Garrison also serves as a Deputy Legal Counsel in the Office of the Chairman of the Joint Chiefs of Staff at the Pentagon. His military honors include: Combat Action Ribbon, Meritorious Service Medal, two Navy and Marine Commendation Medals and the Navy and Marine Corps Achievement Medal. He also has received awards for outstanding trial advocacy and appellate advocacy. He offers one piece of advice to current SPS students: “Right now, you may not know where you’re headed. That’s okay. See what motivates you and what you do well, then pursue it with diligence. Do the little things right—and be prepared for the long haul. It’s worth it.” Garrison’s home is in Springfield, where he lives with his wife, Traci, and their three children: 17-year-old Silas, 15-year-old Luke and 10-year-old Selah. 

SPS Hall of Fame - 2019 - Larry Hartley High School - CO Larry Hartley

Larry Hartley

Hillcrest High School | Class of 1963

This year marks the 50th anniversary of the Apollo 11 lunar landing, which makes it fitting that Larry Hartley is being inducted into the Springfield Public Schools Hall of Fame this year. From 1967 to 1996, Hartley worked as a trajectory engineer for NASA at the Johnson Space Center in Houston, Texas. He was on the console as mission support during the first Apollo moon landing as well as the Apollo 9 rehearsal and Apollos 12, 14 and 15 through 17.

While Hartley was growing up in north Springfield, his eighth grade teacher made an eerily accurate prediction about his future career. “She said I would work in a facility with things flying around in the air,” Hartley recalls. “She had never heard the words Mission Control Center, astronauts or spacecraft at the time. Her prediction seemed strange, but it’s always stuck with me.”

“'She said I would work in a facility with things flying around in the air,' Hartley recalls.”
— Larry Hartley

Hartley graduated from Hillcrest High School in 1963 where his teachers “fed his appetite” for science. After graduation, he attended Southwest Missouri State University (now Missouri State University) where he double majored in Physics and Mathematics. As the United States and Russia entered into the space race, Hartley wanted to be involved. In college, he happened to be standing by while his professor received a call from a former student. “He was looking to hire someone at NASA and work on space trajectory planning,” Hartley says. “My professor literally turned to me with phone still in-hand and asked if I would be interested. The rest is history.”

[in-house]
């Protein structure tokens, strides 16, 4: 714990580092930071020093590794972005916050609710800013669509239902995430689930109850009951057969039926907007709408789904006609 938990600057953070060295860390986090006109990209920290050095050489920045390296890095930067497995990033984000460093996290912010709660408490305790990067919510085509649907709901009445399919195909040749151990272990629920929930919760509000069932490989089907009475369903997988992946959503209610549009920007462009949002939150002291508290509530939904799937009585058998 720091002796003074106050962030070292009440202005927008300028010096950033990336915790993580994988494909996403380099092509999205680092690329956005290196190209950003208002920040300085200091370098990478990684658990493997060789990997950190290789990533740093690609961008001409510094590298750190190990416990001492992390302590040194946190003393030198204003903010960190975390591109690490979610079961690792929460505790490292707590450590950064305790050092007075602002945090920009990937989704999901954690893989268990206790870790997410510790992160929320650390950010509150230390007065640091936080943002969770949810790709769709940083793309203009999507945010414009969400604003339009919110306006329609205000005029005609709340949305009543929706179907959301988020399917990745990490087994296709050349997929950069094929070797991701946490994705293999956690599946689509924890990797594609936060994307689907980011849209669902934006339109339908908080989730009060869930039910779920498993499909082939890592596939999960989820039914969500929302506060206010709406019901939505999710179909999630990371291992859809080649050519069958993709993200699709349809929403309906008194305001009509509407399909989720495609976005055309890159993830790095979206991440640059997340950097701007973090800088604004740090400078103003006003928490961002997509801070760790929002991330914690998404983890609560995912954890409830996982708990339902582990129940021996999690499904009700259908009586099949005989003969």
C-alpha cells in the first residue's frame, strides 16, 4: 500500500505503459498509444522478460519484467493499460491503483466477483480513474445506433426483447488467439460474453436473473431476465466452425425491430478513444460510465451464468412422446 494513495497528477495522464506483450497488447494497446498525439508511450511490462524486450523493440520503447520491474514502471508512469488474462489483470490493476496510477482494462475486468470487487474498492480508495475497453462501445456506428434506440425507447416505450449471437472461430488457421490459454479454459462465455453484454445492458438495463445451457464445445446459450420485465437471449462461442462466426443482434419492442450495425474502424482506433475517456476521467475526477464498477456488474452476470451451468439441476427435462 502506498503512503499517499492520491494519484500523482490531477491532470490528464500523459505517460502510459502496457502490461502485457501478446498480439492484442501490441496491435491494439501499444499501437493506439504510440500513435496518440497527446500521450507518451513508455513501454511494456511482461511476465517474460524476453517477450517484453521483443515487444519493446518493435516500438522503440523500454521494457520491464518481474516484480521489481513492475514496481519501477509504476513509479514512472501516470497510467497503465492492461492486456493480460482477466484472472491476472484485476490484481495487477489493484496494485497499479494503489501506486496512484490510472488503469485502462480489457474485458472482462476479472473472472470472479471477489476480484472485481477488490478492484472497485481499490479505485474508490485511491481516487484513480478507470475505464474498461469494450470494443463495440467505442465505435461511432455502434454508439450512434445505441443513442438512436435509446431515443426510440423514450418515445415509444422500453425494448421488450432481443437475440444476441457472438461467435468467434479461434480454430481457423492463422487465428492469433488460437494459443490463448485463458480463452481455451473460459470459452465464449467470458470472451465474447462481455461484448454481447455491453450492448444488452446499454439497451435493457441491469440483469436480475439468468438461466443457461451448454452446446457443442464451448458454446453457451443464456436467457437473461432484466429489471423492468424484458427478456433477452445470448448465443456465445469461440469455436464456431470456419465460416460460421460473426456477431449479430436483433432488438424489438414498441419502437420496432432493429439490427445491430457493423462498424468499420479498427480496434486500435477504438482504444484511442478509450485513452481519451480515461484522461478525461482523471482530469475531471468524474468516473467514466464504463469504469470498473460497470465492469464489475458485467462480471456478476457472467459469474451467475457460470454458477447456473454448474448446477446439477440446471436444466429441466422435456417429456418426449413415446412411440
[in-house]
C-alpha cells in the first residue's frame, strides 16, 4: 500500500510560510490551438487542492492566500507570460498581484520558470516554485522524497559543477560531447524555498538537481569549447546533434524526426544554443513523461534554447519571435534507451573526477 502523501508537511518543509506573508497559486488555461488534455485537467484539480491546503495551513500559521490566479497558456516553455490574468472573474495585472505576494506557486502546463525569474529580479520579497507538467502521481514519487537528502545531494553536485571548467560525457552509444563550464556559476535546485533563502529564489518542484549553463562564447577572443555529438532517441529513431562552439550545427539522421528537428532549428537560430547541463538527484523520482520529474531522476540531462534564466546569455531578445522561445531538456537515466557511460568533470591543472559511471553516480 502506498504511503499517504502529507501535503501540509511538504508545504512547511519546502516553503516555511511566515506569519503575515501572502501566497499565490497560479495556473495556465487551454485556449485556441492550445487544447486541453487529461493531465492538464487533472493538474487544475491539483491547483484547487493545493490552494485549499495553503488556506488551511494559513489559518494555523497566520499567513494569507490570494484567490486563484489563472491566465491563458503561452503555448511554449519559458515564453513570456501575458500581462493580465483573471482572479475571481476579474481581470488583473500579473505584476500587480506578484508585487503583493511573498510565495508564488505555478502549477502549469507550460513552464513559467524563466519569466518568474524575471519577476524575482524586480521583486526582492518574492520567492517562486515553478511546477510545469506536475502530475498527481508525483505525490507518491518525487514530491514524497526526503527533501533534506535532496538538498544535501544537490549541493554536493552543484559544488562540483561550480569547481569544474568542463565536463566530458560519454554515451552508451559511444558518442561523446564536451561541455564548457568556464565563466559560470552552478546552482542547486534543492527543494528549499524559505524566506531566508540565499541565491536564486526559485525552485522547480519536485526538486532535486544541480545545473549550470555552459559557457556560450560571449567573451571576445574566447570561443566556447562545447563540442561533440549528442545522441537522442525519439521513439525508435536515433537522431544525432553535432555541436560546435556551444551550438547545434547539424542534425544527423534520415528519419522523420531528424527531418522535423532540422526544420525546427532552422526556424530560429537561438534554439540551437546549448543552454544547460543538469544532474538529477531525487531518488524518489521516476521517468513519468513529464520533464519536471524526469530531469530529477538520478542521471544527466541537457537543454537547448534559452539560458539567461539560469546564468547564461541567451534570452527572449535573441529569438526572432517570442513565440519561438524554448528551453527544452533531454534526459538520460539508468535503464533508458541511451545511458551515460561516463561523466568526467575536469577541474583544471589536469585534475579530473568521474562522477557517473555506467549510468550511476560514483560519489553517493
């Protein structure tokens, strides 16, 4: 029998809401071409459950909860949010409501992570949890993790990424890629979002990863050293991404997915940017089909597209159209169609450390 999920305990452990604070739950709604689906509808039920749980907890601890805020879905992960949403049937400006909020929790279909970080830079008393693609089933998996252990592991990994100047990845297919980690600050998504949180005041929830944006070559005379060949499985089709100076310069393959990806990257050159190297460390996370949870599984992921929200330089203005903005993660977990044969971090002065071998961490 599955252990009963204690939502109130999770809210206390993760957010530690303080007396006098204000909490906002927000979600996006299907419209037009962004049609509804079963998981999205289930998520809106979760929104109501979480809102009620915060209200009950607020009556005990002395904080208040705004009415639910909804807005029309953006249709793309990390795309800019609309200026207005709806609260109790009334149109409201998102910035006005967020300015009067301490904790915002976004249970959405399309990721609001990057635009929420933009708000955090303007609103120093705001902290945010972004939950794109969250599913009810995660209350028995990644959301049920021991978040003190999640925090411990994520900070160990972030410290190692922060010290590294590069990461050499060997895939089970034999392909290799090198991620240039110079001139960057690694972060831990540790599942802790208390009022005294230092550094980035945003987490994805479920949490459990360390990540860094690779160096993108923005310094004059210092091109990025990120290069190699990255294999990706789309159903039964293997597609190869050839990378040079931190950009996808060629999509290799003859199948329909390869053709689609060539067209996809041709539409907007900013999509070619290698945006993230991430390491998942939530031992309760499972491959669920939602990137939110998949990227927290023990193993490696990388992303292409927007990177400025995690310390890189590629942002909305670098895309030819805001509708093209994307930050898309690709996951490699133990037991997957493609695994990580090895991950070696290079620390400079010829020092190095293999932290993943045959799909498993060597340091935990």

During the Apollo missions, Hartley developed trajectory techniques that increased the lunar stay time for the astronauts by three hours on all flights after Apollo 14. He also performed various engineering studies to support the design and development of the Space Shuttle system. He says, “The greatest thing was working with the most brilliant people that perhaps had ever been assembled anywhere. I was indeed fortunate to be a part of it."

Larry Hartley receiving an award from NASA

Larry Hartley’s time at NASA was marked with awards and memorable achievements.

Larry Hartley fishing

In his free time, Hartley enjoys heading outdoors for fishing trips.

Photos courtesy Larry Hartley

After the missions wound down, Hartley moved into management positions with NASA and served as Project Manager at Lockheed Martin supporting the “skunk works” team to transform all space operations within NASA. Now, in his retirement years, Hartley is sharing his life experience through teaching as an adjunct professor of management at the Lone Star College System Kingwood campus in Texas. Hartley and his wife just celebrated 50 years of marriage this year at their ranch in East Texas with their family.